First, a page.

and
Both of these sequences converge to the same number, which we call the arithmeticgeometric mean M(x, y) of x and y.
M(x, y) is a number between the geometric and arithmetic mean of x and y; in particular it is between x and y. If r > 0, then M(rx, ry) = r M(x, y).
(define agmean (lambda (a b epsilon) (letrec ((ratiodiff ; determine whether two numbers (lambda (a b) ; are already very close together (abs (/ ( a b) b)))) (loop ; actually do the computation (lambda (a b) ;; if they're already really close together, ;; just return the arithmetic mean (if (< (ratiodiff a b) epsilon) (/ (+ a b) 2) ;; otherwise, do another step (loop (sqrt (* a b)) (/ (+ a b) 2)))))) ;; error checking (if (or (not (real? a)) (not (real? b)) (<= a 0) (<= b 0)) (error 'agmean "~s and ~s must both be positive real numbers" a b) (loop a b)))))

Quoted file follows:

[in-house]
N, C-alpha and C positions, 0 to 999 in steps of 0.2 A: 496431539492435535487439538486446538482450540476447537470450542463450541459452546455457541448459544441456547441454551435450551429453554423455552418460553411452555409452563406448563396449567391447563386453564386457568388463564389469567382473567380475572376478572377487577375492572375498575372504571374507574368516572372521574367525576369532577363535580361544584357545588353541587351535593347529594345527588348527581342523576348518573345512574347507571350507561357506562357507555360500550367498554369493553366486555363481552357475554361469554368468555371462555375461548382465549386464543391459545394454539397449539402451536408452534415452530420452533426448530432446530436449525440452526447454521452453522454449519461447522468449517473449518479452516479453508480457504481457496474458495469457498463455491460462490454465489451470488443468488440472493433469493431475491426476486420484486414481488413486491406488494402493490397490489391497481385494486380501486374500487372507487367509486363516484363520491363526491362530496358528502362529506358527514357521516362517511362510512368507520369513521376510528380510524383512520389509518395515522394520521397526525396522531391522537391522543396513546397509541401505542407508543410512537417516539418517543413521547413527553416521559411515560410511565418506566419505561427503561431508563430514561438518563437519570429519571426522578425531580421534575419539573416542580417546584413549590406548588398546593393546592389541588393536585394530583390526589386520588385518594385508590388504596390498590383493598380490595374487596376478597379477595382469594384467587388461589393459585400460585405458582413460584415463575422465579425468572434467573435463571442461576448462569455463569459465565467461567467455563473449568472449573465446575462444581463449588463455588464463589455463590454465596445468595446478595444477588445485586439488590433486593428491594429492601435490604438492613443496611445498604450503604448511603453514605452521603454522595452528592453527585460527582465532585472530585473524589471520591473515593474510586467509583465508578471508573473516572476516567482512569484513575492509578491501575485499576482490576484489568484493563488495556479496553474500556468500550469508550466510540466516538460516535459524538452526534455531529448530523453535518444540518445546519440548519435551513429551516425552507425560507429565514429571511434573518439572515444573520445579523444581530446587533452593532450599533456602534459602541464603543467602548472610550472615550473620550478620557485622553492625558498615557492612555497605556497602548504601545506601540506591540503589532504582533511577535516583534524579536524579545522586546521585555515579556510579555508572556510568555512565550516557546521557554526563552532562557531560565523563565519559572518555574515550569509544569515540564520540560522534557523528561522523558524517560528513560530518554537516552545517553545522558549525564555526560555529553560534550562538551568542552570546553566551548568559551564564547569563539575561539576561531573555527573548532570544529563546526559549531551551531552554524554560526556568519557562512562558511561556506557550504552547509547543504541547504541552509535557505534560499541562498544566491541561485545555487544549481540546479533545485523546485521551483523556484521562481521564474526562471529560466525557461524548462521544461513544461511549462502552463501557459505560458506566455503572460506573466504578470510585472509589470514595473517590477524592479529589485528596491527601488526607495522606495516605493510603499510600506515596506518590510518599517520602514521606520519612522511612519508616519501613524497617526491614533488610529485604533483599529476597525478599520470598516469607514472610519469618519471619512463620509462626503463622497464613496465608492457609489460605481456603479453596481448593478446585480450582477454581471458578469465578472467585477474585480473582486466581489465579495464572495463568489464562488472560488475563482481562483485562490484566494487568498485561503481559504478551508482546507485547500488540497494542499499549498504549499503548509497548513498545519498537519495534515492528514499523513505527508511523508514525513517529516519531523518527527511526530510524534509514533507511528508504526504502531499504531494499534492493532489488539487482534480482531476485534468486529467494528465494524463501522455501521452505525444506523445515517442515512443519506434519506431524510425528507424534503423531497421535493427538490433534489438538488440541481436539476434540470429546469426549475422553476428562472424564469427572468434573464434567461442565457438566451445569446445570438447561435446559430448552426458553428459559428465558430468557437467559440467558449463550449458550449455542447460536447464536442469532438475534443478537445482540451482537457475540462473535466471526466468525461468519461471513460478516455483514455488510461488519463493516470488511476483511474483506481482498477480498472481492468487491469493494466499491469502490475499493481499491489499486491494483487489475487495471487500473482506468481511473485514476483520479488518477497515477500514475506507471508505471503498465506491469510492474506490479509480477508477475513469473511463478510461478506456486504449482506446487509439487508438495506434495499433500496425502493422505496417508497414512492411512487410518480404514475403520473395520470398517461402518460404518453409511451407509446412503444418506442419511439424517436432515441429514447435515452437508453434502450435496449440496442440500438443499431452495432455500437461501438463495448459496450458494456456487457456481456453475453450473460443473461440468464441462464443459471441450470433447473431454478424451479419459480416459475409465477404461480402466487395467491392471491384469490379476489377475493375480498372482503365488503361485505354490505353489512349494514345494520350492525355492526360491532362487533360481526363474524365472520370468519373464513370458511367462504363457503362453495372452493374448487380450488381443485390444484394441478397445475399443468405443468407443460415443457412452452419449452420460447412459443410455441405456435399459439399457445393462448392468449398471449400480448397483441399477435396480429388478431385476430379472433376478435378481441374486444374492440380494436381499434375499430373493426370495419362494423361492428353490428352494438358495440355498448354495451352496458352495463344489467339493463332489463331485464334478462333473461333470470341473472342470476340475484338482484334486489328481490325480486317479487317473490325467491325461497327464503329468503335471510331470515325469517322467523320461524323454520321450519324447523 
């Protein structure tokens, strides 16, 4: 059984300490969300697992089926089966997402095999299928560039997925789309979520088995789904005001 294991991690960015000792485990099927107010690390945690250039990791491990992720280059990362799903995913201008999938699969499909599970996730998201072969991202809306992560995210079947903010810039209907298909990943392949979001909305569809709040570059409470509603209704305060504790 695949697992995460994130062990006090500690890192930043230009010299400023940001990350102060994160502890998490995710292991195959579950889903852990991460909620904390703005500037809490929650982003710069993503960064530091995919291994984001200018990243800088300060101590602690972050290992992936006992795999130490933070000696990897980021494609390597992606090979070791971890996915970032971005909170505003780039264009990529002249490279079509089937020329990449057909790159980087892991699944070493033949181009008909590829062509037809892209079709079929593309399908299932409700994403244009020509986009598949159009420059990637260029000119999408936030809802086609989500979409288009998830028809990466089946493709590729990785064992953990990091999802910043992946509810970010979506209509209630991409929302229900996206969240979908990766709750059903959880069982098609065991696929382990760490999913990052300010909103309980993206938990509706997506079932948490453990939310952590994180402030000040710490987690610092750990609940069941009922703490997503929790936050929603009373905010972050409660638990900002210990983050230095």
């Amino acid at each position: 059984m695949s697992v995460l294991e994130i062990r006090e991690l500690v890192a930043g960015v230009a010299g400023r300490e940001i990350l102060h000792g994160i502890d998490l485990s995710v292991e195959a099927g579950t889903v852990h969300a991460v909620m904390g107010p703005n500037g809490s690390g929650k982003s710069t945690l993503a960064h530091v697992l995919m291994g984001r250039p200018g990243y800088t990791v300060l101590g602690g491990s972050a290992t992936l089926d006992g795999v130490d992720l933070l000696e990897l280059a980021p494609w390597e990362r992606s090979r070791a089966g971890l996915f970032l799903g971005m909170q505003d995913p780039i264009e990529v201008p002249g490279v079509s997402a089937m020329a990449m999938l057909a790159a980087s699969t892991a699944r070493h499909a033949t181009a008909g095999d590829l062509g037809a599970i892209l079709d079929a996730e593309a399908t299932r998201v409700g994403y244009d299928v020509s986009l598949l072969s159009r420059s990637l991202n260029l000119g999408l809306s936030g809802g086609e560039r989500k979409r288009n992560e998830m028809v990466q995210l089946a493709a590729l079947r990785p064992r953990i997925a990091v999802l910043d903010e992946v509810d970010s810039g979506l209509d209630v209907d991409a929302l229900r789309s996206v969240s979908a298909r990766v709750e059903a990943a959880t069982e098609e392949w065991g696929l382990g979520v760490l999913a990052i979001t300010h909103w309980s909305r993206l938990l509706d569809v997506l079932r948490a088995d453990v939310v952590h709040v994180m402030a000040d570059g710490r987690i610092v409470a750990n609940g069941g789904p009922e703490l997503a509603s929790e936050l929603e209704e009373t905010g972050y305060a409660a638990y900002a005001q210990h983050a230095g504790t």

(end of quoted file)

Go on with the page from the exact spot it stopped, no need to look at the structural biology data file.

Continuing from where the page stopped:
One can show that
where K(x) is the complete elliptic integral of the first kind.
The geometric harmonic mean[?] can be calculated by an analogous method, using sequences of geometric and harmonic means. The arithmetic harmonic mean[?] is none other than the geometric mean.
See also: generalized mean
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